Jenner Ag, the Case IH Agriculture Application Equipment Distributor for the states of Illinois and Indiana—a consolidation of four different companies—has been serving its customers for 59 years and counting.
While the business, which operates out of three locations, has been successful over the long haul, it was looking for a system that would get everyone inside the company rowing in the same direction—during good times, and bad ones as with the continued downturn in the agriculture economy.
Embrace the various practices that make up The Great Game of Business® (GGOB)—financial literacy training, huddles, MiniGames™, scoreboards, forecasting, and more—with the help of their coach, Jack O’Riley, and embed them in organization’s DNA and culture.
Jenner Ag started playing Great Game™ 10 years ago with two managers putting up transparencies on a screen in a cramped meeting room. It was, at best, confusing for other employees to have financials thrown at them with no explanation. But, with the help of their coach, they took their Game to the next level by helping the team to understand the stories behind the numbers. And, by creating what the company calls “Player Stats,” which are individual employee goals tied to the Critical Number, they engaged their frontline in driving the success of the company. “We saw an almost immediate morale change and culture boost,” says Steve Jones, Jenner Ag’s CEO. “The Game has helped develop our teams into cohesive units moving toward common goals. It has educated all of us in the language and world of business and owner decision-making.”
“The Great Game of Business has provided me with a second education. I have and continue to learn and thrive professionally and personally because of the implementation of The Great Game of Business.”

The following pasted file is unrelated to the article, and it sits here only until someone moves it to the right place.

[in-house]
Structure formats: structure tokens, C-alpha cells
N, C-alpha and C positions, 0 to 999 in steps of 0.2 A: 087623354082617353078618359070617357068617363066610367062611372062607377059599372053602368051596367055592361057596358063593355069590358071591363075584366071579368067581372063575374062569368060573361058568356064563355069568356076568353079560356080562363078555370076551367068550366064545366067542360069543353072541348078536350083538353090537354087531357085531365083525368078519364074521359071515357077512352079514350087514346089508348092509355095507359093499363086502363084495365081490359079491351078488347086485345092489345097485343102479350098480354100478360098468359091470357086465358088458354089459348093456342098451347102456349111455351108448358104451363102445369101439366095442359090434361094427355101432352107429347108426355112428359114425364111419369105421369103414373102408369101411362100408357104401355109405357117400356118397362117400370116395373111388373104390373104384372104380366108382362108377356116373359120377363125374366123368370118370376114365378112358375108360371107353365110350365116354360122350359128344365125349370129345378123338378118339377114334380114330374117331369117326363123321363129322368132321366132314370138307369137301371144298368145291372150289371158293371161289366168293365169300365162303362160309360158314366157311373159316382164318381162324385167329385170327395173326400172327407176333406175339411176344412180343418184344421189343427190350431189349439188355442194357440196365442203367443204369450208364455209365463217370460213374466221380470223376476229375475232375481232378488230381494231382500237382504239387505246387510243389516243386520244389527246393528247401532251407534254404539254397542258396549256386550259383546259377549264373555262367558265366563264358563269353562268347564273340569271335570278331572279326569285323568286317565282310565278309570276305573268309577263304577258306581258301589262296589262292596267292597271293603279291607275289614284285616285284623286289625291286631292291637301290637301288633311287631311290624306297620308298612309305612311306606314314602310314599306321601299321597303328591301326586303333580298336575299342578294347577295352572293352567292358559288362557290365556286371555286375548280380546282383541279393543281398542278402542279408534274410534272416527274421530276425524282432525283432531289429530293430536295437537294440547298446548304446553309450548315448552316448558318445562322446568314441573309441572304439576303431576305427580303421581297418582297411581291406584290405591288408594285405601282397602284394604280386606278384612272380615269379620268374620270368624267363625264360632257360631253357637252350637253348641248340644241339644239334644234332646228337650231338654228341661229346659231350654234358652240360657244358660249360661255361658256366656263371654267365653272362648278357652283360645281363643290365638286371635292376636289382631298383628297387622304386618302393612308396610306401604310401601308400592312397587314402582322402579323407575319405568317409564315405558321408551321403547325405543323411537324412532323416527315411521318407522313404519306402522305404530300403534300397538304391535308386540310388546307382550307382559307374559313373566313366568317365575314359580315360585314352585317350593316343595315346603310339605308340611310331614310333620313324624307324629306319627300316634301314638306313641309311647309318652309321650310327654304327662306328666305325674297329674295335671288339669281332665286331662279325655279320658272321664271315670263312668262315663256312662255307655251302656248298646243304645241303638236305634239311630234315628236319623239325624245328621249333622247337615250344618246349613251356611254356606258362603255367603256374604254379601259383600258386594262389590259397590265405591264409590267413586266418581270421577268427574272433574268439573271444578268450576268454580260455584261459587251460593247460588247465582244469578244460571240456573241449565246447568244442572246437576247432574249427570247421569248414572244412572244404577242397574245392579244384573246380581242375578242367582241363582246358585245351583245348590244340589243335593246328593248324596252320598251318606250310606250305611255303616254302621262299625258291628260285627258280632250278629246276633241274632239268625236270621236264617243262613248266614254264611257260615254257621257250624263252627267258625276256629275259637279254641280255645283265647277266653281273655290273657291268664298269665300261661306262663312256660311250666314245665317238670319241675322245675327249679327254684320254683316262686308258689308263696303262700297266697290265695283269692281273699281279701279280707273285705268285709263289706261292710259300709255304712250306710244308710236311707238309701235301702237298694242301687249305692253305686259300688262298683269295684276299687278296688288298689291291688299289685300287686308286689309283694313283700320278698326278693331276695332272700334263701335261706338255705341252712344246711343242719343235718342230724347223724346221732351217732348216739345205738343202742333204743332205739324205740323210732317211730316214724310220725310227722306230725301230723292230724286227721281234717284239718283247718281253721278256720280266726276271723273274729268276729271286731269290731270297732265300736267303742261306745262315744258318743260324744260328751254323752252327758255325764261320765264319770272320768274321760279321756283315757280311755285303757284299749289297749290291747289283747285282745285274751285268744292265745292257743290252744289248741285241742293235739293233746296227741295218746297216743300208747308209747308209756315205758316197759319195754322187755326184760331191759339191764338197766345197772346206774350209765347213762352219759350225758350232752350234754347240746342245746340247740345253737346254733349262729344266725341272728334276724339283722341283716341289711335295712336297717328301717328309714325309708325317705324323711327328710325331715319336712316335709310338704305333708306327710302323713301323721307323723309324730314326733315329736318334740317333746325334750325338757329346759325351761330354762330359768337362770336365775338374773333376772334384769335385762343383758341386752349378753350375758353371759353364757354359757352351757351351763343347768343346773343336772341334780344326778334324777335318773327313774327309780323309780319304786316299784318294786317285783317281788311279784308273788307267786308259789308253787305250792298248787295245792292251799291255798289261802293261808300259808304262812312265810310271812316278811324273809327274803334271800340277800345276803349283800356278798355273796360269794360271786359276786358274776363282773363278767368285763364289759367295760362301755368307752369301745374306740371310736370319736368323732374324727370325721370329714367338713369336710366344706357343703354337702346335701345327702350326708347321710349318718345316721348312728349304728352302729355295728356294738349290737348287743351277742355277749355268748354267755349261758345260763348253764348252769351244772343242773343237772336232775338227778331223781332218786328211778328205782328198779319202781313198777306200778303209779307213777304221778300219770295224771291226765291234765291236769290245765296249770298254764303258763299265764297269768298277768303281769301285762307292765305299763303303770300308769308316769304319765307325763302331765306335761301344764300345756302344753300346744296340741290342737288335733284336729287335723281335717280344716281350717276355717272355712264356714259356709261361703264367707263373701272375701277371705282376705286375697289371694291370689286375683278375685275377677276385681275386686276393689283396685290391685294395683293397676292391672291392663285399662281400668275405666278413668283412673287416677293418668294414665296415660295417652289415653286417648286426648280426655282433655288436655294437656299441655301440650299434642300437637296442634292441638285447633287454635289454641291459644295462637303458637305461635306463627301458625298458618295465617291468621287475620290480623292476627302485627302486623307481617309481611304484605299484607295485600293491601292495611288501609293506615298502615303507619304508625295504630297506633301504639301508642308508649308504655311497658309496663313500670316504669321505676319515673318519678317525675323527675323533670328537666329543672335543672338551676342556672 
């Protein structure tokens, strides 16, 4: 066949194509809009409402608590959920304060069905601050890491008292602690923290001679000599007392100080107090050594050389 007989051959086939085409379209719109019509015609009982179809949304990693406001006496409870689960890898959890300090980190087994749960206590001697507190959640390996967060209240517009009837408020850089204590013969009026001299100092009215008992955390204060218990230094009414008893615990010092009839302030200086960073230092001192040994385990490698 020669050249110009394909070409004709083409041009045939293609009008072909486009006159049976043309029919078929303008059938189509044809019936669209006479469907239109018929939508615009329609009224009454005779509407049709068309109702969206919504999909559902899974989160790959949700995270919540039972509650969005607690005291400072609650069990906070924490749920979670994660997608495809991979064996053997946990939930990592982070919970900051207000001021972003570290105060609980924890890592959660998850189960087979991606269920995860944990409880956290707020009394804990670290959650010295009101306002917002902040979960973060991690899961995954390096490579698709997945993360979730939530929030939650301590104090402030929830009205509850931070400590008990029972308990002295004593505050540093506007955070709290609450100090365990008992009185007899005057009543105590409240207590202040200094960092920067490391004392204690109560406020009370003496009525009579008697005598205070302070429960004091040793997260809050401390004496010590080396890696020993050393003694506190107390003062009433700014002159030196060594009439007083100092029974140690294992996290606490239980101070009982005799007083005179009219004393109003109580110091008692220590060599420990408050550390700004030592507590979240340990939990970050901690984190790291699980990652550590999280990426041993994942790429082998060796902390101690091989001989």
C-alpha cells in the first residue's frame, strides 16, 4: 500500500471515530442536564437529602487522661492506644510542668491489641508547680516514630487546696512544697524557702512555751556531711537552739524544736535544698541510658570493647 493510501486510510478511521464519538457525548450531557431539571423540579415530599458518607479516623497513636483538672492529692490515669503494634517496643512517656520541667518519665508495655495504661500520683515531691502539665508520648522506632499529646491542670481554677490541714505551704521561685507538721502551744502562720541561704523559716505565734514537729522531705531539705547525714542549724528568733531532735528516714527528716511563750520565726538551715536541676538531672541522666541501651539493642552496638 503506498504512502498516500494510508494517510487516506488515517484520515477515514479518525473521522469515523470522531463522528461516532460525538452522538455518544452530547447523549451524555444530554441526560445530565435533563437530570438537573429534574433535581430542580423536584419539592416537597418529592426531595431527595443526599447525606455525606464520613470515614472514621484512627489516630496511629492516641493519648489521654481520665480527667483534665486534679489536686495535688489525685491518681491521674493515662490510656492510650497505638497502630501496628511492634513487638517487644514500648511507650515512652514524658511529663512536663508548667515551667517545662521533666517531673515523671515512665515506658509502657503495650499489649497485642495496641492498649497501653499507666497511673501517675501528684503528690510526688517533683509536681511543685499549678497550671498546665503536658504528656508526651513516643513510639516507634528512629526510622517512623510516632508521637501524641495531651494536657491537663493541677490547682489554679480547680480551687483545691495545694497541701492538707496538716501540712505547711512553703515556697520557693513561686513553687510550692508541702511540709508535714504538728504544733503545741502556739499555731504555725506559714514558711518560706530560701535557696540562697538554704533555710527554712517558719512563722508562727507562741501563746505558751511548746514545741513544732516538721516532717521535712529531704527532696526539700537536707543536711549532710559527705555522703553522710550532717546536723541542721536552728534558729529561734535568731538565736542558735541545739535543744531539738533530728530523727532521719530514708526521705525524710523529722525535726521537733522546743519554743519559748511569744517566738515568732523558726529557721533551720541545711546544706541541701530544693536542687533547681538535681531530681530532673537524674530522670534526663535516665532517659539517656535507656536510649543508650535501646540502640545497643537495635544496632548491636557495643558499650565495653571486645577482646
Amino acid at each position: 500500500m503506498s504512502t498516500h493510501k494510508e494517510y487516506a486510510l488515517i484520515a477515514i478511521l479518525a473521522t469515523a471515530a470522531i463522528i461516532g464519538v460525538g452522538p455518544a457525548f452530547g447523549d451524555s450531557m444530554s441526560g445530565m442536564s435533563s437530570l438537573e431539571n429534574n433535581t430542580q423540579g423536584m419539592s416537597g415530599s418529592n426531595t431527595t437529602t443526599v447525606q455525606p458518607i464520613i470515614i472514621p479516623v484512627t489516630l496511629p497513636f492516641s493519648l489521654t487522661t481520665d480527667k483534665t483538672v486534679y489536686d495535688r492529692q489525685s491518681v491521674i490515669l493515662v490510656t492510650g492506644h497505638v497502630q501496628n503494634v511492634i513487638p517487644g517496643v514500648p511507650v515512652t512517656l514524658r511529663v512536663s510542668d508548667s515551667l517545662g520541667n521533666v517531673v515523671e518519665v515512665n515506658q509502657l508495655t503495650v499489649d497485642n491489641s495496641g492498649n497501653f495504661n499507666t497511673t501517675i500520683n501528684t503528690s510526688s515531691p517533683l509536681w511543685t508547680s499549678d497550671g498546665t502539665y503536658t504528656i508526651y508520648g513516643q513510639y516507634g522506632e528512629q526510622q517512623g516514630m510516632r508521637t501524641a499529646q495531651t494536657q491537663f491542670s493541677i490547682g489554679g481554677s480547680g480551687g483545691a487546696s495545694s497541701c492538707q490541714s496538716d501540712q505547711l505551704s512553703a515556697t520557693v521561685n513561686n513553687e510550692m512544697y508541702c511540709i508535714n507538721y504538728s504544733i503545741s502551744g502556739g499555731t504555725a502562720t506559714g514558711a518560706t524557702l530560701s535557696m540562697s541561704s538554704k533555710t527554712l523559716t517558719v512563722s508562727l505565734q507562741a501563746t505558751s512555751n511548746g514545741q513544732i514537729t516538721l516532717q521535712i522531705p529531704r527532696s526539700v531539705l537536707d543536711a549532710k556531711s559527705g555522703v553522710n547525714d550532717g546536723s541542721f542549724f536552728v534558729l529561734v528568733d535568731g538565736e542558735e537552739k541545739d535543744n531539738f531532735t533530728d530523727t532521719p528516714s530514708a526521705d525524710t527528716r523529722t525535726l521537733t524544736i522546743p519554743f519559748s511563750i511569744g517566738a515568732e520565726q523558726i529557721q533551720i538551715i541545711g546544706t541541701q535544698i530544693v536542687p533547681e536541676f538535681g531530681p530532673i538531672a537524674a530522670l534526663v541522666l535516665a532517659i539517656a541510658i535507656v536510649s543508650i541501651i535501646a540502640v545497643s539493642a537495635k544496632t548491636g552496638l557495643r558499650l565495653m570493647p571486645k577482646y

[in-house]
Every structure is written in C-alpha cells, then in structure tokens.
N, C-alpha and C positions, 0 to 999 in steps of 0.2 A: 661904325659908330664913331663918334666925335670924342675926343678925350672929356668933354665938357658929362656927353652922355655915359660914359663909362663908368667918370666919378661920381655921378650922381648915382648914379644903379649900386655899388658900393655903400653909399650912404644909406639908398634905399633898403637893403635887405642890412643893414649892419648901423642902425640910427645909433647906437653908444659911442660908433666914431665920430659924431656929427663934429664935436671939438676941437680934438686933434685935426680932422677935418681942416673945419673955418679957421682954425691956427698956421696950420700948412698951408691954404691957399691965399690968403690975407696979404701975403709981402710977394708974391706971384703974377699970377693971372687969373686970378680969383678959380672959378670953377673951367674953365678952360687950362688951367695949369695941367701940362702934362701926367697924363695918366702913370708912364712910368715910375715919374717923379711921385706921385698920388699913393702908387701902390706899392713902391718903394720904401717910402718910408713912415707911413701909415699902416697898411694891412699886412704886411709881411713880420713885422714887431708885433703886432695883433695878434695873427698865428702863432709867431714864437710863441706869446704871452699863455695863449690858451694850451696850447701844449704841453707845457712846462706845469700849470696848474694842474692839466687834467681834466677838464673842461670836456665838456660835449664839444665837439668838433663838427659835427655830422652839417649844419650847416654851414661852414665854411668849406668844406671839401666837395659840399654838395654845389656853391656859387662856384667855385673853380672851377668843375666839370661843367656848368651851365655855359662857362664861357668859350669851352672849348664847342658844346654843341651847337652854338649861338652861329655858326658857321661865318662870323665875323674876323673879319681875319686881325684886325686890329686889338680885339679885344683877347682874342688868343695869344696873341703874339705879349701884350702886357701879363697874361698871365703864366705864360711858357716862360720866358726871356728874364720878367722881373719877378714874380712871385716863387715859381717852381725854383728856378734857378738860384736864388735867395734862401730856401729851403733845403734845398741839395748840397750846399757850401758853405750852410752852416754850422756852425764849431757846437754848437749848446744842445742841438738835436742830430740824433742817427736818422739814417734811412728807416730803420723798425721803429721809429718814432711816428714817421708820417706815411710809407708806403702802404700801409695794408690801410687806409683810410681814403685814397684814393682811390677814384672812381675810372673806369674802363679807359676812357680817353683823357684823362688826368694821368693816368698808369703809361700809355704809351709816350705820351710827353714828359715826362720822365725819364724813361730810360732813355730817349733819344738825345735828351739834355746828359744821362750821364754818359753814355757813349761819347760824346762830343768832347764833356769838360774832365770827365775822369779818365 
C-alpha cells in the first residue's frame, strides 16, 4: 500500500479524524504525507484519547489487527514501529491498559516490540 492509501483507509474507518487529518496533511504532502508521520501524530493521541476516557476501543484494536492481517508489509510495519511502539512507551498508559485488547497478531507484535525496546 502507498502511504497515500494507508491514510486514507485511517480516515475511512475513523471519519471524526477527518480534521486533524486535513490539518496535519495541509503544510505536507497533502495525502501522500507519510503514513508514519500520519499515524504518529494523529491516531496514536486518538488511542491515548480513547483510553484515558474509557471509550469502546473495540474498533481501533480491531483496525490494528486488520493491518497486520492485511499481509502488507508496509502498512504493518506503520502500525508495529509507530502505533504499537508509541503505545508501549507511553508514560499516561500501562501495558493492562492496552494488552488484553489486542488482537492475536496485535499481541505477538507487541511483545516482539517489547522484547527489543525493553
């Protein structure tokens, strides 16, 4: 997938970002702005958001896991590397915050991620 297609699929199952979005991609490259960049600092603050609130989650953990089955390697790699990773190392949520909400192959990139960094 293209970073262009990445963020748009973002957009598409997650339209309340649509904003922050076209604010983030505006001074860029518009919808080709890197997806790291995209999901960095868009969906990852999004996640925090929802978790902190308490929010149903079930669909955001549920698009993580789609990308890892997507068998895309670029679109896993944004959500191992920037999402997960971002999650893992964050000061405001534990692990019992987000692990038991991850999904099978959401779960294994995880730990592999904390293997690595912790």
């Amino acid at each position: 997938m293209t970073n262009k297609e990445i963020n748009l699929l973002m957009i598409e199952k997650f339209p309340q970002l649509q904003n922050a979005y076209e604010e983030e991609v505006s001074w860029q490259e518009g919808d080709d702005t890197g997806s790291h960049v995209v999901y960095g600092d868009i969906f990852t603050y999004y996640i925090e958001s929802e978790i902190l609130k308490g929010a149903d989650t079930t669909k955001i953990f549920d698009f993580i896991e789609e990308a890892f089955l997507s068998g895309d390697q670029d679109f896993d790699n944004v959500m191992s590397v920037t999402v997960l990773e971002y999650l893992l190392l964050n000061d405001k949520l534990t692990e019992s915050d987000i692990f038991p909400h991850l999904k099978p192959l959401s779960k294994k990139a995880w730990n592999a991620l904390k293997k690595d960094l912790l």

~ Kimberly Mason, Office/Inventory Manager
Spotlight on the Pandemic
When the pandemic hit in March, Jenner Ag, like many companies, was forced to send people home to work virtually. The good news is that the foundation of transparency and constant communication the team had built up helped them make a smooth transition to working remotely. “The Game is about financials but also communication,” says Autumn Pitman, an executive assistant. “We have spent years laying the groundwork for honest and effective conversations, and that’s something that has really helped us get through this process even when we couldn’t all get together. There was already a huge amount of trust built up among the associates that we were making good decisions through the Covid-19 crisis.”
“Make every dollar and every minute count, and always use the customer's perspective to analyze your actions! I am more of a mentor to my employees, it is my responsibility to teach them good life habits and skills needed in our industry today.”
~ Tim Conaway, Plant Foreman
A successful game inside Jenner Ag’s Parts department was played around the theme of “Duck Hunt.” The department created targets of dead or obsolete inventory, turned them into ducks, and then went hunting—with every obsolete part sold, each sales associate would “shoot” down a target. In less than 60 days, the department reduced parts inventory for a total of $425,383, winning the game and Duck Hunt T-shirts.
After playing Great Game for a decade, it’s become part of the cultural core at Jenner Ag. “We have forgotten what it’s like not to play,” says Clint Hohenstein, Jenner Ag’s CFO. But, as they have brought on new people, they recognize they have an opportunity to go back and teach refresher courses on topics like ratios and working capital to strengthen the team’s overall financial and business literacy. One of the changes for 2020 is the creation of a new team—The Design Team—whose mission is to help promote GGOB internally through educational opportunities, mentoring, coaching, and general encouragement and enthusiasm for all the associates. The Jenner Ag team has also adjusted and streamlined some of their huddle processes to encourage more discussion of the numbers, especially on the frontline of the business. “Our associates want to know what is going on with the company at all times,” says Jones. “They want to be educated on how they can have a direct impact on the issues and or successes we’re currently experiencing. We know The Game works, so we are constantly motivated to come up with new and innovative ways to change things up and make The Game fresh for our business.”
“GGOB has made normal everyday operation and duties fun and rewarding.”
~ Melissa Williams, Parts Specialist